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Rufflebutt

Added Jul 27, 2009

by Kalile

Las Vegas, Nevad...

Missing

Views

2154

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Description

A circle skirt with a faux bustle at the back. I’ve been looking at steampunk (see my endless ramblings below) and wanted to incorporate a bustle type effect, but with a ruffled cravat sort of look. The Coffee Date Dress ruffle had exactly the look I wanted, so I copied it. The skirt is lined, which makes it a little stiffer and less swirly, but the ruffle kind of takes the swirl out of it as well. The ruffle is also lined, which helps it keep its shape. I considered interfacing the ruffle, but then I would be forever worrying about it when I sit down; is the shape right, am I smooshing something wrong, etc. Bottom line… comfort is king, even if I sacrifice some style.
Oh, the skirt poofed out in a funky manner when I first pinned the ruffle. I ended up putting a small pleat in the center back of the skirt, and then after the ruffle was attached, gathering in the back of the skirt even more and tacking it in place.

Explanatory ramblings:
I am rather enamored with the steampunk aesthetic. I’ve been thinking about how to incorporate some of the Victorian styles into my own wardrobe without looking ridiculous. I just can’t rock leg of mutton sleeves, for example. Especially with a short pixie hair cut and a nose ring. In addition, I dress casually. So casually, in fact, that anything quirky risks looking like a costume. I think that people who already dress in the gothic style will have an easier time pulling off the steampunk look. Same with those who like the “Lolita” (god how I hate that term! I’ve actually read Lolita, and therefore must forever shudder whenever I hear it, even though there’s nothing inherently yucky about the aesthetic) style. In fact, I may end up selling this skirt if it’s too silly on me. That’s how casually I dress. A person could dress it up with knee high socks and combat boots and/or a bustier, or down like me with a simple tank top. I think it’s casual enough for most people, but it’s still borderline for me.
Right now the skirt is a little like a mullet – business in the front, party in the back (Oh hoh hoh hoh, so funny). The patterned fabric obscures the wrapped look, where it overlaps on one hip (similar to a Leslie skirt). I don’t know if it would be too flashy to put buttons on the outside, over snap fastenings inside, and turn under the edges so that the slit is emphasized. That would allow some leg to peek out with every step, but it might be too ostentatious.

Oh, and as far as the name goes, I couldn’t think of a good pun. Feaux bustle- Fustle? Ruffle bustle – Rustle?
Cravat Skirt? Mini-crini?
Nah. Rufflebutt. It displays my razor sharp wit SO much better. ;)

Final note: yes, I have a pink wizard’s hat on one of my bedposts. But I’m not a freaky fantasy child, I swear! I’m just about normal. I don’t wear it (often).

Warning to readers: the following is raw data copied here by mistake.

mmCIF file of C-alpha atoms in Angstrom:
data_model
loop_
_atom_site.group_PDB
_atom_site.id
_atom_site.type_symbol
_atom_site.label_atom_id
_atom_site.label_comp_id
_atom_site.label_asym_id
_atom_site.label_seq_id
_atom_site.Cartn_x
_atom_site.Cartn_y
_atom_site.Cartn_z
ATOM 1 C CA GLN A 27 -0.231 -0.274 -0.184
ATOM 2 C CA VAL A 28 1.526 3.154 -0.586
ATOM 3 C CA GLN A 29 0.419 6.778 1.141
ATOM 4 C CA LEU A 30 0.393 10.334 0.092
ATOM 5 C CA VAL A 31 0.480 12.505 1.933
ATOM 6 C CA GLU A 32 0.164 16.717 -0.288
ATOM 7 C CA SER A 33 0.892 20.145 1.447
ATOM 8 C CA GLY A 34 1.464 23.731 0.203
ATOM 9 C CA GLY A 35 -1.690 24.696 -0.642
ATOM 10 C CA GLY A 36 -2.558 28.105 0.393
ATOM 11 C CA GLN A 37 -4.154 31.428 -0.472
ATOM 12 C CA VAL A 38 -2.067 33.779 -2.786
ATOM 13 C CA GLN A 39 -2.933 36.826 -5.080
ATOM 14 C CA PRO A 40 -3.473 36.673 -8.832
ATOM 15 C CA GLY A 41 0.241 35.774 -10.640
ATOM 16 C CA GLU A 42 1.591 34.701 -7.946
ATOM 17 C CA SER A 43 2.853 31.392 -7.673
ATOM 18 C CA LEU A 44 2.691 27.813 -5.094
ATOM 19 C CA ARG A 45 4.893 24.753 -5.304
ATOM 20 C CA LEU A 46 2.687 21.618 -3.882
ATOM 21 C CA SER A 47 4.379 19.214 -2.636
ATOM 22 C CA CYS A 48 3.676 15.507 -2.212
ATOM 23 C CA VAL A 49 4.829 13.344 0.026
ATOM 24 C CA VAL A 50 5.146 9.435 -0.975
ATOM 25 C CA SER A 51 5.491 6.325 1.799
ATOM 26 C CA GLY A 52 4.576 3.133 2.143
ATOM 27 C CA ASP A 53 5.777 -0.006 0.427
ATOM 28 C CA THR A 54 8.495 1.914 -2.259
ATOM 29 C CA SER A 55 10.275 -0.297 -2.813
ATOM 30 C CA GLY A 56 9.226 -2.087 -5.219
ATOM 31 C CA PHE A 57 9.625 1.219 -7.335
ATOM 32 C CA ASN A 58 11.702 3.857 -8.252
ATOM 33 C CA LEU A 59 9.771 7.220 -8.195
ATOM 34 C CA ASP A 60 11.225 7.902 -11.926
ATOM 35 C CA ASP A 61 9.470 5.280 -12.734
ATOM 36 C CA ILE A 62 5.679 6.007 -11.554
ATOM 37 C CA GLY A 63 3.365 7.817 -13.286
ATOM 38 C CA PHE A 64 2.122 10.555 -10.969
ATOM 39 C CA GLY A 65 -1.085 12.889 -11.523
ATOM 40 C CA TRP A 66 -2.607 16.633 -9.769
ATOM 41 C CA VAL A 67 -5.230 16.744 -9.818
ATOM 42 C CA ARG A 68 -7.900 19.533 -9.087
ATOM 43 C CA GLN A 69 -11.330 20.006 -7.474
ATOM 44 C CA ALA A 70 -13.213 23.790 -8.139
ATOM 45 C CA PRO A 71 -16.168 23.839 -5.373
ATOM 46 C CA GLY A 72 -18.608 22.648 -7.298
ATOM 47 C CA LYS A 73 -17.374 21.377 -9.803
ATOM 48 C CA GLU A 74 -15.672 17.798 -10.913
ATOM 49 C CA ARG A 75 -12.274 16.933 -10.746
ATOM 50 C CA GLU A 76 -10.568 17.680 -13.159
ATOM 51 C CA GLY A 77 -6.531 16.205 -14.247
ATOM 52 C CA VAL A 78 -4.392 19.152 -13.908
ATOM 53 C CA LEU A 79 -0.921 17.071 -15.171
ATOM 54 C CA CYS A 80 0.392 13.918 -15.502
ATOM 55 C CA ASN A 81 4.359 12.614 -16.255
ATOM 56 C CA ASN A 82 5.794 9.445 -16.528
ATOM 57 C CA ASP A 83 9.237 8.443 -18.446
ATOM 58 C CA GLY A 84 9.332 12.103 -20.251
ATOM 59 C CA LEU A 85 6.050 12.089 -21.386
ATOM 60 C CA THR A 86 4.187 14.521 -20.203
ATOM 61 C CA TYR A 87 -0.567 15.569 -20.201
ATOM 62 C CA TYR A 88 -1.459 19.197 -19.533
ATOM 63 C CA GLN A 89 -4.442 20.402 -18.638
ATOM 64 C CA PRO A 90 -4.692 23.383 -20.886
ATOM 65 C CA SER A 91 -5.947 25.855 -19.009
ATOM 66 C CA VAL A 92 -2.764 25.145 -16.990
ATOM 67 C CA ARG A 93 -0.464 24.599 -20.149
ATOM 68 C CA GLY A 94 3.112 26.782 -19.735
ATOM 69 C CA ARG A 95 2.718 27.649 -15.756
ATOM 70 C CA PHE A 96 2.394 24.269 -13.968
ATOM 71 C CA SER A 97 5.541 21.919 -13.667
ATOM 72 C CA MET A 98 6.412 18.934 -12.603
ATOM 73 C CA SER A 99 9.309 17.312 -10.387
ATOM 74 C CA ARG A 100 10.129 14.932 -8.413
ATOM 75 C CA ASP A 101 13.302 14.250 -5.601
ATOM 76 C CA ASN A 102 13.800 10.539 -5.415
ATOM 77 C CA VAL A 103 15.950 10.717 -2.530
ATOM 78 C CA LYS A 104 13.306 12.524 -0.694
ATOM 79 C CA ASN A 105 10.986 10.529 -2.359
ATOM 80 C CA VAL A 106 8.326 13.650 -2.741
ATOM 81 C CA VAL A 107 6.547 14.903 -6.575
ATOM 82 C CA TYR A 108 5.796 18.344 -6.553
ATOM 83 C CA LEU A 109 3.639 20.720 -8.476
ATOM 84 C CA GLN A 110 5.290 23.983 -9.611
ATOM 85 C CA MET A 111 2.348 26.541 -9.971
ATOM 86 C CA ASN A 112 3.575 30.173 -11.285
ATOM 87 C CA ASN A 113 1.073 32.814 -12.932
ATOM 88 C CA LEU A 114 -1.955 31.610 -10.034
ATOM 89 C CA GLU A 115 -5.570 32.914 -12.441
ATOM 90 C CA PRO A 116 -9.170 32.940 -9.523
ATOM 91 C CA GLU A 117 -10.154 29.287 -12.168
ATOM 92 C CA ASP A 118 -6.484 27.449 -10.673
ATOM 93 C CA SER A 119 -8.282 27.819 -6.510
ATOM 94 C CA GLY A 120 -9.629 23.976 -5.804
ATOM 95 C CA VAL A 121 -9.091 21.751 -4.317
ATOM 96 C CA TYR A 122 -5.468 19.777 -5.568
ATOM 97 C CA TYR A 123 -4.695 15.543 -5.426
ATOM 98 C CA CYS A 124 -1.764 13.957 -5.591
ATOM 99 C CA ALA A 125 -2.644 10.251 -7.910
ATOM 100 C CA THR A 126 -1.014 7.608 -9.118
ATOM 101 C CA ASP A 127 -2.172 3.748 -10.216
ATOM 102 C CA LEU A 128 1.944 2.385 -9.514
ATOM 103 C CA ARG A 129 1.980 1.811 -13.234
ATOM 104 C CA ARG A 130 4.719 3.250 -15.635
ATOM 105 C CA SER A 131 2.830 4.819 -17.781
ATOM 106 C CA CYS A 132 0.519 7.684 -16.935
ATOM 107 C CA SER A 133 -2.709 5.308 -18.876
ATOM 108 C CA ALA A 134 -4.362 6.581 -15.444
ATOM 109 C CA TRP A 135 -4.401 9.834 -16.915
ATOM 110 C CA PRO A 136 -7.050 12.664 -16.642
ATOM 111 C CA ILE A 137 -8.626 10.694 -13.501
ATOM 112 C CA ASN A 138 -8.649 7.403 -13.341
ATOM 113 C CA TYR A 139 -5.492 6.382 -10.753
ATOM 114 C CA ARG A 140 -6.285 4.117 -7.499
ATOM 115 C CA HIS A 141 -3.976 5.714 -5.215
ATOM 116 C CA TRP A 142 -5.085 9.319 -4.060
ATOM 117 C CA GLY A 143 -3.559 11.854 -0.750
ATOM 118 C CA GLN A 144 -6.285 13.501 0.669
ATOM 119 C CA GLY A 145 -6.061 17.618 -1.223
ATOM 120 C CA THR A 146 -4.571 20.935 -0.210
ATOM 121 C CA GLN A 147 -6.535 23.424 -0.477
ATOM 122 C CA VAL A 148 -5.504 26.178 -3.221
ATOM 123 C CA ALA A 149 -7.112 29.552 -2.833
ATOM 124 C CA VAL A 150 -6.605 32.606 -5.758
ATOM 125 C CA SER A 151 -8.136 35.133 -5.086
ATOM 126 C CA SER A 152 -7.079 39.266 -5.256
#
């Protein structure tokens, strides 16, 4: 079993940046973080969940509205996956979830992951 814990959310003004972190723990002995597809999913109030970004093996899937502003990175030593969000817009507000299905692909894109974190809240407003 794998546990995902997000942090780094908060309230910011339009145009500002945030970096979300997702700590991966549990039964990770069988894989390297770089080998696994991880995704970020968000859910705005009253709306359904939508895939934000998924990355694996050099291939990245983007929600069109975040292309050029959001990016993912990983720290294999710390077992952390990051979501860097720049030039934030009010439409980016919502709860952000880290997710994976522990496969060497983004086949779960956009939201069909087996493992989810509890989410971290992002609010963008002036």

Material Notes

Cotton cloth (skirt and lining) snap fasteners

Difficulty

Novice

Categories

7 Comments Sign in to add a post

  • Dscf4800_large

    Aug 9, 2009, 02.25 PMby lelie

    I love the idea!

  • Missing

    Aug 1, 2009, 05.06 AMby dkocsis45

    one question for you… since you have it lined and the ruffle is also lined, how does it feel to sit on it if you have to sit on a hard surface such as a wooden chair or something? is it uncomfortable at all? does the one lining cancel out the fullness of the bustleruffle and make it still comfortable?

  • Missing

    Jul 29, 2009, 09.31 PMby Kalile

    Thank you, everyone, for your comments! I’m glad that it’s an interesting, pleasant idea. :) Also that it might be considered “normal” looking!

    To candyjoyce – I’m honored that you liked the idea so much! I’m sure the dress is beautiful all the same. Have fun at the wedding, and congrats to whomever is tying the knot.

    Note: In case anyone is interested, a possible variant on the backside frill theme could be with rhombi. If you sewed several rhombus shapes of increasing size, you could sort of curve the edges under so it looks like a bell shape. I don’t know how easy that is to visualize… but anyway, you could sew the resulting half tube to the skirt, then fit the next largest one into the first one, curving the edges around, and so on. That would require substantially more work, and some math to get the angles correct, but I think it would provide a stiffer and more voluminous buttruffle. If anyone wants to know what the heck I am talking about, contact me and I’ll make some sketches.

  • 87eb2bf1b274ed11ce33aded1471782442c3d228_large

    Jul 29, 2009, 09.14 AMby bohemia

    LOVE IT!!

  • Missing

    Jul 28, 2009, 03.27 PMby julibopper

    I love this! I also am enamored with the steampunk aesthetic, but have the same problems with looking silly and costumed. This is a great way to incorporate the ideas while still being something you can wear to work or the 7-11 or something where you want to be more “normal”!

  • 1_large

    Jul 28, 2009, 02.54 PMby ashchaser

    This is absolutely beatiful!

  • 1253ef6da08f9a1c901d80b9de58822a5056c690_large

    Jul 28, 2009, 10.12 AMby candyjoyce

    This is really cool, I love clothes with the details at the back. I wish I had seen this earlier, I am in the late stages of making a dress for a wedding this weekend and if i’d have seen this sooner i would have defo stolen/borrowed this idea…

    • This is a question
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